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Coaching isn't life or death; it's more important

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Coaching isn't life or death; it's more important

By Mike Bianchi

The Orlando Sentinel


They are the most important people in the world.

In their twisted way of thinking, not even doctors or teachers or cops or firefighters do a job as important as theirs.

The world revolves around their mission, their schedule.

Not sickness in the family, not the death of a colleague, not even a dinner invitation from the president can stop them from locking themselves inside a dark room and beating their brains out trying to dissect the tendencies of a bouncing oblong ball.

Football coaches.

They are the sickest, most self-important people on the planet.

We've been chronicling the obsession profession ever since Bear Bryant once growled, "I ain't never had much fun. I ain't never been two inches away from football. Some coaches go fishing or hunting or golfing. Not me. All I want to do is be alone, studying how not to lose." But a new chapter in "The Compulsion of Coaching" was written recently when Miami Dolphins Coach Nick Saban turned down a dinner invitation from President Bush in Miami. Saban opted to stay at Dolphins headquarters and do whatever it is coaches do during the evening hours of training camp.

Seriously, what normal, well-adjusted human being would choose the analysis of goal-line blocking schemes over a dinnertime discussion with the most powerful man in the world?

"I feel like my first responsibility is to our team," Saban said. ". . . It was really a tough decision."

Actually, knowing Saban and his workaholic tendencies, the decision was probably an easy one. For guys like him, coaching comes first; everything and everybody else comes last. Even if he got fired, Saban's the type a guy who would rent an office just so he could sleep in it.

The self-absorption of football coaches is one of the most fascinating and disturbing phenomena in all of sports. Coaches in every other sport seem fairly reasonable and well-balanced, but too many football coaches are monomaniacal, idiosyncratic, ultra-paranoid fanatics.

Coaches in other sports have a secretary to take care of the small details, football coaches have an "executive assistant" at their beck and call, not to mention a "director of football operations," a "quality-control coordinator" and a "media spokesperson."

And why is it that football coaches need to have their own personal state trooper to protect them on the sidelines? Aren't basketball coaches more susceptible to fan violence?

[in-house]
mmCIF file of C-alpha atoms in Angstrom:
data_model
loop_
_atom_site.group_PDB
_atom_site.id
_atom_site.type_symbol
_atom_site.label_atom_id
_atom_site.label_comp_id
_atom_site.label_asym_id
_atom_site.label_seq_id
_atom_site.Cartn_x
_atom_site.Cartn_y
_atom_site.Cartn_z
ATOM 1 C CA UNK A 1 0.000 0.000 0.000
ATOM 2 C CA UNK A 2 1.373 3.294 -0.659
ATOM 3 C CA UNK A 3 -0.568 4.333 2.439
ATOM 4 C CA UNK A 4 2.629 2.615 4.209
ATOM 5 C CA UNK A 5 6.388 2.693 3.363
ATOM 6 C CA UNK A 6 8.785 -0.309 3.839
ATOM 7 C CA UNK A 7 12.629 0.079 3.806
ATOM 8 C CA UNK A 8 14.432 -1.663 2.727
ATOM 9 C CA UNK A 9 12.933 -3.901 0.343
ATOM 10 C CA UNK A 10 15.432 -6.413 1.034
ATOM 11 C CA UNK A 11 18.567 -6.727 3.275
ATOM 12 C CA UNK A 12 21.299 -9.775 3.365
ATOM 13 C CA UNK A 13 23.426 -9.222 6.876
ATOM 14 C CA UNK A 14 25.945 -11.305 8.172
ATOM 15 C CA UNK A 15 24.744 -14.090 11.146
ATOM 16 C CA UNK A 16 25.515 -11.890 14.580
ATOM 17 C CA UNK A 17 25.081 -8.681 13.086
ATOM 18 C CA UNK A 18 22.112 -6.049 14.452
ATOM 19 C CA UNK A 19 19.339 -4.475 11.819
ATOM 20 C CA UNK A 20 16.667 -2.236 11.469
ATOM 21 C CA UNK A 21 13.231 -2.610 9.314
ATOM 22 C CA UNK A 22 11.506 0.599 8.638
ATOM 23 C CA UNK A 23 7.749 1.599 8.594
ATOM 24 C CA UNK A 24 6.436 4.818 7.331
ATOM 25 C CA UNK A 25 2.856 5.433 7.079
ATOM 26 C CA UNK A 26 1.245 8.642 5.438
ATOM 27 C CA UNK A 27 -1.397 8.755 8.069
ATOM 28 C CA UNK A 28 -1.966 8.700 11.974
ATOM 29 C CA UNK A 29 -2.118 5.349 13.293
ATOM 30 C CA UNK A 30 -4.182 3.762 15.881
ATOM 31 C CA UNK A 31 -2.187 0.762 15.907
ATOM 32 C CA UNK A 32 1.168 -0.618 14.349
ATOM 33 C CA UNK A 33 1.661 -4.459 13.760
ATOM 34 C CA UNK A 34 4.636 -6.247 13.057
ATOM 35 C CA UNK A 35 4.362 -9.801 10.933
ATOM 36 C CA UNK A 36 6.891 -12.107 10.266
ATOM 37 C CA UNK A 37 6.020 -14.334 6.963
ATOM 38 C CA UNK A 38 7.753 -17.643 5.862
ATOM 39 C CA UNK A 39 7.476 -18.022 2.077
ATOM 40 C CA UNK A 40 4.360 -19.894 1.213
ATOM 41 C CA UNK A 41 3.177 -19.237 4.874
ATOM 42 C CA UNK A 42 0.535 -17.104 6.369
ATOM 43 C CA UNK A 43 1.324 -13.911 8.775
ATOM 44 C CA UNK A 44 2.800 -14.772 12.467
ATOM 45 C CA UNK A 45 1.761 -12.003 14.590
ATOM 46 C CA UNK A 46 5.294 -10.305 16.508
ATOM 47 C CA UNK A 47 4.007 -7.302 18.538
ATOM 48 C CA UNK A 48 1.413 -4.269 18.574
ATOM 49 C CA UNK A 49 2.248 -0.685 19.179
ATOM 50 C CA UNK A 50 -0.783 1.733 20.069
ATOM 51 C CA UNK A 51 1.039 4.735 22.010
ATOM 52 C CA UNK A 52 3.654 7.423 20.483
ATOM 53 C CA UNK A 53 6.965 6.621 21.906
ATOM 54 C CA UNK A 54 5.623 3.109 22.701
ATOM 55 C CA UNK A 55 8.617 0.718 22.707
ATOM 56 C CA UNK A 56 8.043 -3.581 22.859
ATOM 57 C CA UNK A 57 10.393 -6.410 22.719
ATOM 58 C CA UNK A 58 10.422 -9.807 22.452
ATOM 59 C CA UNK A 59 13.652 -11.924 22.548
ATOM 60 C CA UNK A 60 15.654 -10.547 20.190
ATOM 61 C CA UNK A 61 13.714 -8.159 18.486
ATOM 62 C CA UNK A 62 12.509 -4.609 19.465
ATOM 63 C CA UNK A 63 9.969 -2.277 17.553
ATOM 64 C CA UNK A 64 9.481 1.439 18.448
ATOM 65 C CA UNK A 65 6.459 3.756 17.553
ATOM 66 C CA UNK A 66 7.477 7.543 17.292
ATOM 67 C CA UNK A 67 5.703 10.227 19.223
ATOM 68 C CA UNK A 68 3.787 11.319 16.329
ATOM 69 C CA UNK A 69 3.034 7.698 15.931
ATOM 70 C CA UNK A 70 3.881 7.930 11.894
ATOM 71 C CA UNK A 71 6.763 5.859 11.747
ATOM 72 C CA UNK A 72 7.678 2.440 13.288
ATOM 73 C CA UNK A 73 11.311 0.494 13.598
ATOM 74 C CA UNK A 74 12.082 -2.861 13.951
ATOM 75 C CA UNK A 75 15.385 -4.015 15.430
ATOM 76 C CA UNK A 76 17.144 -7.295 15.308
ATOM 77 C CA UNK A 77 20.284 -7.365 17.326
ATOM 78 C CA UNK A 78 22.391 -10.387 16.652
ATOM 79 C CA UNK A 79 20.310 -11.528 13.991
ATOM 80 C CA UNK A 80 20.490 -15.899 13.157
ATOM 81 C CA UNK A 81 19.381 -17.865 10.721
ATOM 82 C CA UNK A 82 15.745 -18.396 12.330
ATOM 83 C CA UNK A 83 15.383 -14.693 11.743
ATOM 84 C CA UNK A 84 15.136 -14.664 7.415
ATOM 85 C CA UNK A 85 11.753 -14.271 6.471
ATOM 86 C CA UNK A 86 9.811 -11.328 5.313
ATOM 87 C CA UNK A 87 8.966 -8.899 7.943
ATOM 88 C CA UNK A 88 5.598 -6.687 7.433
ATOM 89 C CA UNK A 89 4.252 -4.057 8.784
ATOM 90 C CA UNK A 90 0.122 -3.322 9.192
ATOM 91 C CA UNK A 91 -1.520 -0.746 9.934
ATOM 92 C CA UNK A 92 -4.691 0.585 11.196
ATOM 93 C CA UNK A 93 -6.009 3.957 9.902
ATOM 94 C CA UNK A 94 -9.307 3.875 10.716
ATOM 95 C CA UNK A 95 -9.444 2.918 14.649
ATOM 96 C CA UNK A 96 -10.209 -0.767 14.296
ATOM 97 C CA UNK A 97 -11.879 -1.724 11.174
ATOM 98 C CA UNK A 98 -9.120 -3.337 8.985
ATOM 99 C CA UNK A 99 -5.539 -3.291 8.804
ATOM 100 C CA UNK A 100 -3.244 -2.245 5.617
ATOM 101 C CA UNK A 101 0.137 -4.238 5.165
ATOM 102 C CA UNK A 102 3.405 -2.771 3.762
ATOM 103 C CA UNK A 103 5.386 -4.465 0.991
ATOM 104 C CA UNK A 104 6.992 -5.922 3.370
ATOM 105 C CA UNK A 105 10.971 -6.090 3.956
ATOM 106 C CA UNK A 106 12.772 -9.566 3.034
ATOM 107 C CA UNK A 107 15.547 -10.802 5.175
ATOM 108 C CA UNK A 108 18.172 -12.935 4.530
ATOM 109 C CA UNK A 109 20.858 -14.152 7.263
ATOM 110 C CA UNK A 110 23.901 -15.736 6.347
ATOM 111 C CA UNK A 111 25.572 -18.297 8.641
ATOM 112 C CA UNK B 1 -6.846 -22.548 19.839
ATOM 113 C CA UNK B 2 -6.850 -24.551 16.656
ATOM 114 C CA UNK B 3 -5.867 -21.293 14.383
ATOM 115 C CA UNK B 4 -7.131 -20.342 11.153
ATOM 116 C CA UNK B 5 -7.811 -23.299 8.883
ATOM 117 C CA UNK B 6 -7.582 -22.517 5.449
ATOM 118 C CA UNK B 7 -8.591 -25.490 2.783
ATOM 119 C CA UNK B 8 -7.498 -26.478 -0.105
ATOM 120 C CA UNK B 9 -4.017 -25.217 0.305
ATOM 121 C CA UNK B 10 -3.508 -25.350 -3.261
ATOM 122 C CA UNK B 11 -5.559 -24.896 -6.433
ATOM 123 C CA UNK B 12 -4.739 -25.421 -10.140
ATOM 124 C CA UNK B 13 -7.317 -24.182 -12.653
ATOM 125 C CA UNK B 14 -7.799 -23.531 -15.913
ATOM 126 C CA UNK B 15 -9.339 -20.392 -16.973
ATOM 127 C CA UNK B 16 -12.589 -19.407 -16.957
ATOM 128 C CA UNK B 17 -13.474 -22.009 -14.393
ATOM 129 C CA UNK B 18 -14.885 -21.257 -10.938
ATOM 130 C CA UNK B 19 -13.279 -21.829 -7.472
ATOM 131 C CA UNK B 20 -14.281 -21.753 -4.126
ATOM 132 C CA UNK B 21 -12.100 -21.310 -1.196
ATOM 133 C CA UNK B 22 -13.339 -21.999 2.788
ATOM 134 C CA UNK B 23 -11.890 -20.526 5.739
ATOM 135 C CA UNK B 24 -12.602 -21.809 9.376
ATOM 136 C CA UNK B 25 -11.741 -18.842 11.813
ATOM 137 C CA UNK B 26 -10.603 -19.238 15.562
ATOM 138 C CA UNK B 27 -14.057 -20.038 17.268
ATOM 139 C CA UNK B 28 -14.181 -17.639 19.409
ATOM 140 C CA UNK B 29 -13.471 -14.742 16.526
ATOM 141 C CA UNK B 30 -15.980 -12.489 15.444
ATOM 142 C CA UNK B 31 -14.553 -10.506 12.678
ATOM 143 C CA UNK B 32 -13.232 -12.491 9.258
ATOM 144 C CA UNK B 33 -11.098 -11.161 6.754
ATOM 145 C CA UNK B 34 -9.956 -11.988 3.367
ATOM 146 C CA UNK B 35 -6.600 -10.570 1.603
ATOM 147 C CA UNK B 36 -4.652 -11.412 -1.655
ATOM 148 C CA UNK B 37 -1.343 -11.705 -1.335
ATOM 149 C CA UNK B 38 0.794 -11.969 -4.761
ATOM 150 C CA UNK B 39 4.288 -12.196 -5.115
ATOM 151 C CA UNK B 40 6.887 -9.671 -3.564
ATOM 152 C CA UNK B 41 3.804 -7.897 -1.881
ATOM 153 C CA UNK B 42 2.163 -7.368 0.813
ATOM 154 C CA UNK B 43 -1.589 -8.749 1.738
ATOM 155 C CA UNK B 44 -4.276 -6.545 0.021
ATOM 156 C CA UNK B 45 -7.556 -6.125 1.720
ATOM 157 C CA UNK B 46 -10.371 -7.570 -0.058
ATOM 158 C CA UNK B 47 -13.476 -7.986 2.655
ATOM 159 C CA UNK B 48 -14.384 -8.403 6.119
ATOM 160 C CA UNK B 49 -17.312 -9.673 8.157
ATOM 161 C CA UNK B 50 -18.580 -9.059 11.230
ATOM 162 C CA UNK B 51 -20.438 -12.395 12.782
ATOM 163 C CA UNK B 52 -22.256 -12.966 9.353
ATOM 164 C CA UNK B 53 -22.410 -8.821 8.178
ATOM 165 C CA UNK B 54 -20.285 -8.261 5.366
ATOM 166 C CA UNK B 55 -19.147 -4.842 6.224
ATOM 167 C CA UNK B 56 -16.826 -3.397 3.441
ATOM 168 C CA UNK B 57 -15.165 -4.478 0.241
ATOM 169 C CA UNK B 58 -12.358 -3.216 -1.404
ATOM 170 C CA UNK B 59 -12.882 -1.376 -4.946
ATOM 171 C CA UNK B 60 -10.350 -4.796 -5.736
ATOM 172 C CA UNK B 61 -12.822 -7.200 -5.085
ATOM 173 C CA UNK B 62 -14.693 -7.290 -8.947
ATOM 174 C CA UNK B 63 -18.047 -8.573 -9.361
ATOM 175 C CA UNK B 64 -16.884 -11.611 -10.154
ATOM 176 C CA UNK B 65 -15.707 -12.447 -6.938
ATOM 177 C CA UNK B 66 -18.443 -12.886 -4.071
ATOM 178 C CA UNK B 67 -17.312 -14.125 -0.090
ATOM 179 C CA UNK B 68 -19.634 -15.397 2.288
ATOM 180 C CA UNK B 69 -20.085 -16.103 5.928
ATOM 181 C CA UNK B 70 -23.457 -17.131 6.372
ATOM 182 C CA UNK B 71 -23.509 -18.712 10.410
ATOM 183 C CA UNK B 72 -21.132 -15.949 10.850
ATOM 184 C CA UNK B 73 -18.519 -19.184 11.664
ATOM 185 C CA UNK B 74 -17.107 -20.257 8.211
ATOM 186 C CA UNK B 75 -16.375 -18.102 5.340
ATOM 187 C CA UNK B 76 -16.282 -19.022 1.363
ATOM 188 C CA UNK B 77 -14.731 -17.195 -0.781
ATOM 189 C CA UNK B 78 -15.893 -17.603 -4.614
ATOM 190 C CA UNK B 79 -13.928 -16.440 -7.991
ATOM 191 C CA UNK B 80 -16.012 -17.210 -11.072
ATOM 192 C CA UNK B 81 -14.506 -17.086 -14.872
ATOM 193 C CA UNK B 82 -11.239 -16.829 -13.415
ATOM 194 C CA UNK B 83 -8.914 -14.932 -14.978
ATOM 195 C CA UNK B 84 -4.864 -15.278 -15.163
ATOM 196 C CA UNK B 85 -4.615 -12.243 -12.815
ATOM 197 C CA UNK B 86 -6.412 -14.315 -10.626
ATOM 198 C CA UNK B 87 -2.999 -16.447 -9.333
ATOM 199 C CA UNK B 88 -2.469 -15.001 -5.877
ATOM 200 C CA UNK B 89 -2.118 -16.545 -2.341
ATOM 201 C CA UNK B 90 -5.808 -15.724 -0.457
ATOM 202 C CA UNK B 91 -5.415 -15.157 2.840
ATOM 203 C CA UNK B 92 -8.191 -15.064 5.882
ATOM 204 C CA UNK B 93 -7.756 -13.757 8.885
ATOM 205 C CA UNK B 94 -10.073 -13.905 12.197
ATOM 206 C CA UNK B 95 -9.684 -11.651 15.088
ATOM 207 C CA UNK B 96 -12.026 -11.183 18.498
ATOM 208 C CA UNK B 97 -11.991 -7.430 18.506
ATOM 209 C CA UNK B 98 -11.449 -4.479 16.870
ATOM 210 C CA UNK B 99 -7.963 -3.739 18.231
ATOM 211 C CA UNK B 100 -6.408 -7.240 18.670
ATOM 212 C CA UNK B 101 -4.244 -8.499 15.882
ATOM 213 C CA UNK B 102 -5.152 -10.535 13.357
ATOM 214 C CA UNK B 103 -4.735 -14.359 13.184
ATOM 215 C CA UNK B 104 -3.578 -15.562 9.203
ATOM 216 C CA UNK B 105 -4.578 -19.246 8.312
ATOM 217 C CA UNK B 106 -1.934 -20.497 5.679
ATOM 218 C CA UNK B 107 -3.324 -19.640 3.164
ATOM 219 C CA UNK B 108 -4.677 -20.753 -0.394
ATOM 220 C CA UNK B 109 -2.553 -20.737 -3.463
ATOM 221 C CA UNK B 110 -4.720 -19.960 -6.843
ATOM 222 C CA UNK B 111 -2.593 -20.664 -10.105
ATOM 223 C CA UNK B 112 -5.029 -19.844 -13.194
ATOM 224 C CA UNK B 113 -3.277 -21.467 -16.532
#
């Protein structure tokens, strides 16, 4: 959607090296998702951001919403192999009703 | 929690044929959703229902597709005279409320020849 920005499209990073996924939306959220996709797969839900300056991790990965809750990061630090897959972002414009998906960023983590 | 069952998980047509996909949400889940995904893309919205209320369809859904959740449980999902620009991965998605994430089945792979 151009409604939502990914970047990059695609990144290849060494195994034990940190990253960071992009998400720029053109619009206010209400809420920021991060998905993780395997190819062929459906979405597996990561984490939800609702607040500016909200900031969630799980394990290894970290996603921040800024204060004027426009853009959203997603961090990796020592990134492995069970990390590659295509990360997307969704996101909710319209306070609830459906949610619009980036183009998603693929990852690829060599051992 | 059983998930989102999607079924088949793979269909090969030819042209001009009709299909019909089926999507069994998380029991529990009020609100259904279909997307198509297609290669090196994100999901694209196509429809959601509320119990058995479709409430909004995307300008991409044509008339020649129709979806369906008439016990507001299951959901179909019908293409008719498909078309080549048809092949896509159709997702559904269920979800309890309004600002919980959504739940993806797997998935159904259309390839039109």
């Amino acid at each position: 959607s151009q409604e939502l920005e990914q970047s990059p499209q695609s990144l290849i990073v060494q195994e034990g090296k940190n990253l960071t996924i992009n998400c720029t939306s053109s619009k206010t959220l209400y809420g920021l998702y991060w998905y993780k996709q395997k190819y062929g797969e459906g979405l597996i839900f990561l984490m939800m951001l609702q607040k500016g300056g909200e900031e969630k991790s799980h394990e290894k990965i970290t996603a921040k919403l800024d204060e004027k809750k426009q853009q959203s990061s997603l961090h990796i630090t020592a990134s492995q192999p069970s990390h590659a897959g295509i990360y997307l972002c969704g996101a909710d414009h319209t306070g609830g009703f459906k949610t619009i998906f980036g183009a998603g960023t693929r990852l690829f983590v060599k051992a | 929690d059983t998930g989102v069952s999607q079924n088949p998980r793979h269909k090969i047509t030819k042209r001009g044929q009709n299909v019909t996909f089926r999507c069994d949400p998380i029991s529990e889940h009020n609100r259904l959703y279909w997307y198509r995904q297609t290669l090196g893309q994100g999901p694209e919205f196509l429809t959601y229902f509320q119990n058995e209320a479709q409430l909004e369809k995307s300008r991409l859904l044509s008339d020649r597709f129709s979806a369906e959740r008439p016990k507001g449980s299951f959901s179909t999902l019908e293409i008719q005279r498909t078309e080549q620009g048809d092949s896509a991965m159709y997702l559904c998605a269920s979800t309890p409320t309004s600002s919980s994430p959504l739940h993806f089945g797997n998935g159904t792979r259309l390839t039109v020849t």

And why is it that football teams, when they jet into a city the day before the big game, get a police escort to the team hotel? What are they going to be late for_turn-down service?

And why is it that football teams find it necessary to check into a team hotel on the day before they play a home game? Many college and pro football teams even sequester themselves in a hotel for weeks when they hold training camp in their hometown-training complex. What, do they need the Marriott points?

Can you imagine elementary-school teachers checking into a four-star hotel the night before they administer the FCAT? Or a surgeon checking his nurses and anesthesiologist into a hotel the night before a big brain operation? Of course not.

It all comes down to football coaches believing that what they do matters more than what we do. You see, they are much too important to deal with the distractions of everyday life. They don't have time to sit in traffic or remember birthdays or go to their kid's dance recital or have dinner with the president.

They have more important things to do_such as assessing and reassessing the depth chart and breaking down tape of the kickoff coverage team.

Even the sudden death of one of their own doesn't really faze them. When Northwestern Coach Randy Walker, just 52, died of a heart attack last month, many coaches expressed sadness, but it surely didn't slow them down any.

"You pause for a minute to reflect on Randy, and then everybody goes right back to what they were doing before," USF Coach Jim Leavitt admits.

Even though they see death, they still won't get a life.

Maybe this is why Bobby Bowden has been such a refreshing aberration for all these years.

Because he doesn't spend the night in the office. Because he doesn't get bogged down in trivialities. Because, as he's grown older, he's learned a uniquely senior way to deal with stress.

"When I start obsessing over a big game and putting a lot of pressure on myself," Bowden says and laughs, "I just fall asleep."

Then he turns serious.

"I have never," Bowden says, "allowed football to become my god."

This is not to say football has become Nick Saban's god.

But it most certainly has become his commander and chief.

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